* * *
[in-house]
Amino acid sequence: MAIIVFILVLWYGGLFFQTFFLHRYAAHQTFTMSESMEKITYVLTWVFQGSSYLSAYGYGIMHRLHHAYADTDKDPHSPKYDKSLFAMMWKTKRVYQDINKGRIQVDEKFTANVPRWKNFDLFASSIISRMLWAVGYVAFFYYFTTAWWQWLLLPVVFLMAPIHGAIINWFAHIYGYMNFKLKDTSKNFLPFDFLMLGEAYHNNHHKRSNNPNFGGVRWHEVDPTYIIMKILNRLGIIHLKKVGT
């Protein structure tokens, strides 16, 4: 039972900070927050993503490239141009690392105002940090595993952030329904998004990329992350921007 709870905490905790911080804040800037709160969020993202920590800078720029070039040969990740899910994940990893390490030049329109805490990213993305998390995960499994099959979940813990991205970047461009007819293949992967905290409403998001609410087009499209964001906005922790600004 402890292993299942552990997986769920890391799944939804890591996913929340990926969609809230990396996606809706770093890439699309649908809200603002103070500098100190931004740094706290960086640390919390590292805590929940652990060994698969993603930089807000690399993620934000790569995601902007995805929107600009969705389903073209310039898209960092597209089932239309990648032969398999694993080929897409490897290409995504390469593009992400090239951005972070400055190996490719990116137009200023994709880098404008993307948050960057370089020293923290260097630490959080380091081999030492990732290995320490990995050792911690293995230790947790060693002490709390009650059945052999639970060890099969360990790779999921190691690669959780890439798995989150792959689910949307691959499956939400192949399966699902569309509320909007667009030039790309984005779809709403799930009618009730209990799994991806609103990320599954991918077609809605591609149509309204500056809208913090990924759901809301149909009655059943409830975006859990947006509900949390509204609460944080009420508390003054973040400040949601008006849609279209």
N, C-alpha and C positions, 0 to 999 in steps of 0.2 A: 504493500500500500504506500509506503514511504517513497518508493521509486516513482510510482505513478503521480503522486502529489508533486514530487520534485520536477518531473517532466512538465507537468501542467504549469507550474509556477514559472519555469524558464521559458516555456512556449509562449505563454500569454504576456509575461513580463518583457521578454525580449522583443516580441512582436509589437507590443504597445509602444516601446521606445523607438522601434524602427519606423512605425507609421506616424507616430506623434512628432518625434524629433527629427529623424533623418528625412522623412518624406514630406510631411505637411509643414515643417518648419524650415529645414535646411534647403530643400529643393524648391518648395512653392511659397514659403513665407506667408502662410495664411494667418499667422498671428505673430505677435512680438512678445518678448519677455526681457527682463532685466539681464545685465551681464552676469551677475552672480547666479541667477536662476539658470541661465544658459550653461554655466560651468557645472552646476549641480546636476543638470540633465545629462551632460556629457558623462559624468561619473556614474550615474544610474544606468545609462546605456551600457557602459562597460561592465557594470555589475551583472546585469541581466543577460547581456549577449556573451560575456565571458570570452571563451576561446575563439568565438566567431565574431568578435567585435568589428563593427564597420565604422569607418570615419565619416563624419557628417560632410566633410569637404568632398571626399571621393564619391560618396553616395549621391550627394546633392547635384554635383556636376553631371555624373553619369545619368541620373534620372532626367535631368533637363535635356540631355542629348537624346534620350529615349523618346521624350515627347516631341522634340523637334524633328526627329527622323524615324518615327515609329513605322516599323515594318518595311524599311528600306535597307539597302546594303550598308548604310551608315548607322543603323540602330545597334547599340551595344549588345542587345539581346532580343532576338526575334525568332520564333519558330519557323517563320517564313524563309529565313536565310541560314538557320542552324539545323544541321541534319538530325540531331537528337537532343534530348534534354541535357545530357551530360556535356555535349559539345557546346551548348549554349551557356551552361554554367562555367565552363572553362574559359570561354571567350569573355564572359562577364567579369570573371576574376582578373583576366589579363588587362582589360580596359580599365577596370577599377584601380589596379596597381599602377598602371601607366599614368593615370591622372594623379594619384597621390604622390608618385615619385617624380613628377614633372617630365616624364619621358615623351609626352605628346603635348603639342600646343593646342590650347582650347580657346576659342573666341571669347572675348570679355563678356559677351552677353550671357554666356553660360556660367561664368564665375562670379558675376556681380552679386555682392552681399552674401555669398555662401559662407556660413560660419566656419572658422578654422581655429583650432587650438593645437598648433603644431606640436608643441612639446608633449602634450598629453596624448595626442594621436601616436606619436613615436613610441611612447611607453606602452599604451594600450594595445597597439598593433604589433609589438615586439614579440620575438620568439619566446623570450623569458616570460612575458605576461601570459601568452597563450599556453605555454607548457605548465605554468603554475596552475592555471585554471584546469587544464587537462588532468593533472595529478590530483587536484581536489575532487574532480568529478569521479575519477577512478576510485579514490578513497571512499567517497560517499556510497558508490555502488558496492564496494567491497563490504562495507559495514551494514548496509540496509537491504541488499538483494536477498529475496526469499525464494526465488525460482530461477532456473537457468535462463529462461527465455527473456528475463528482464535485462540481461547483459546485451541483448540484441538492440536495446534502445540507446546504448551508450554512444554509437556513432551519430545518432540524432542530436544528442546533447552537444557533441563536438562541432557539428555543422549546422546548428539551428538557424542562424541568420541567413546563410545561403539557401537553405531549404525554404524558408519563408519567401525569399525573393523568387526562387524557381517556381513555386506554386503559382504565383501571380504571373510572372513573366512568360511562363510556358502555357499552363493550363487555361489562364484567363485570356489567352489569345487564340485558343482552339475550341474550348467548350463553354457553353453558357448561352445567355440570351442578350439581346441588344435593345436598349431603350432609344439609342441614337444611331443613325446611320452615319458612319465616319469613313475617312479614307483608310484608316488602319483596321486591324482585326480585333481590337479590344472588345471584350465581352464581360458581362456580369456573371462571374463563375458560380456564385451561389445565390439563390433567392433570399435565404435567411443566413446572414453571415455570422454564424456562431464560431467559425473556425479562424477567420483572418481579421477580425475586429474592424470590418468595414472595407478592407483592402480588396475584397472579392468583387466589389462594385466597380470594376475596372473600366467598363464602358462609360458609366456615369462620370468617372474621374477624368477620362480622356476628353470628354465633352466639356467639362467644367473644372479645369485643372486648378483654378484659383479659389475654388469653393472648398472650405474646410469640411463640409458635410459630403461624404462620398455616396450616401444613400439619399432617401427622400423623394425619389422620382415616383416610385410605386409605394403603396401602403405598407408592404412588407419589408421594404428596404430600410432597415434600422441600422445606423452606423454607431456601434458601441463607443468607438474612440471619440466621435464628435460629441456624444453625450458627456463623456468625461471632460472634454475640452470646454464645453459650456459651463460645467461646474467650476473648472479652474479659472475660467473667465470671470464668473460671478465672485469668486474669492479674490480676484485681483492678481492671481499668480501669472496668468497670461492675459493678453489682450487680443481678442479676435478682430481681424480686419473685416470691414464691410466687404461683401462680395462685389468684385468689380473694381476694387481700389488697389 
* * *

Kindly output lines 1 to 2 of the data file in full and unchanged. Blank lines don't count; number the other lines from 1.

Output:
[in-house]
Amino acid sequence: MAIIVFILVLWYGGLFFQTFFLHRYAAHQTFTMSESMEKITYVLTWVFQGSSYLSAYGYGIMHRLHHAYADTDKDPHSPKYDKSLFAMMWKTKRVYQDINKGRIQVDEKFTANVPRWKNFDLFASSIISRMLWAVGYVAFFYYFTTAWWQWLLLPVVFLMAPIHGAIINWFAHIYGYMNFKLKDTSKNFLPFDFLMLGEAYHNNHHKRSNNPNFGGVRWHEVDPTYIIMKILNRLGIIHLKKVGT